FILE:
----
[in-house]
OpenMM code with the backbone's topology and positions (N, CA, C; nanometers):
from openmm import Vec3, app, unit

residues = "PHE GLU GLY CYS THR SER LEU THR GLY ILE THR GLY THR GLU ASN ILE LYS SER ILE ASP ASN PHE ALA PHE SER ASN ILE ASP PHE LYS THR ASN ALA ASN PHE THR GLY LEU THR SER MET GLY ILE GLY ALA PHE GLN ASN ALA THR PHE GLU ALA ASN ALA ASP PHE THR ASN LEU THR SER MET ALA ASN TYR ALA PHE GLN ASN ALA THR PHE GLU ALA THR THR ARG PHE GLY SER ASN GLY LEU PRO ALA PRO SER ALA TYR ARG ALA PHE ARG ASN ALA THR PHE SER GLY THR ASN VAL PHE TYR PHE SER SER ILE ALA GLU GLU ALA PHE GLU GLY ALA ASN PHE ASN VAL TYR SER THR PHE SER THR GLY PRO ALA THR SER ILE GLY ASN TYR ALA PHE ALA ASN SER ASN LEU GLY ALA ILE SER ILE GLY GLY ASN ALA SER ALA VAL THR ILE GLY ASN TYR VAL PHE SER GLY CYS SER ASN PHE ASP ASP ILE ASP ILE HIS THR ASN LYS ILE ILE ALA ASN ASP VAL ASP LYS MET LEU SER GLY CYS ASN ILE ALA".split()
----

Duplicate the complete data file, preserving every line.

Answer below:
[in-house]
OpenMM code with the backbone's topology and positions (N, CA, C; nanometers):
from openmm import Vec3, app, unit

residues = "PHE GLU GLY CYS THR SER LEU THR GLY ILE THR GLY THR GLU ASN ILE LYS SER ILE ASP ASN PHE ALA PHE SER ASN ILE ASP PHE LYS THR ASN ALA ASN PHE THR GLY LEU THR SER MET GLY ILE GLY ALA PHE GLN ASN ALA THR PHE GLU ALA ASN ALA ASP PHE THR ASN LEU THR SER MET ALA ASN TYR ALA PHE GLN ASN ALA THR PHE GLU ALA THR THR ARG PHE GLY SER ASN GLY LEU PRO ALA PRO SER ALA TYR ARG ALA PHE ARG ASN ALA THR PHE SER GLY THR ASN VAL PHE TYR PHE SER SER ILE ALA GLU GLU ALA PHE GLU GLY ALA ASN PHE ASN VAL TYR SER THR PHE SER THR GLY PRO ALA THR SER ILE GLY ASN TYR ALA PHE ALA ASN SER ASN LEU GLY ALA ILE SER ILE GLY GLY ASN ALA SER ALA VAL THR ILE GLY ASN TYR VAL PHE SER GLY CYS SER ASN PHE ASP ASP ILE ASP ILE HIS THR ASN LYS ILE ILE ALA ASN ASP VAL ASP LYS MET LEU SER GLY CYS ASN ILE ALA".split()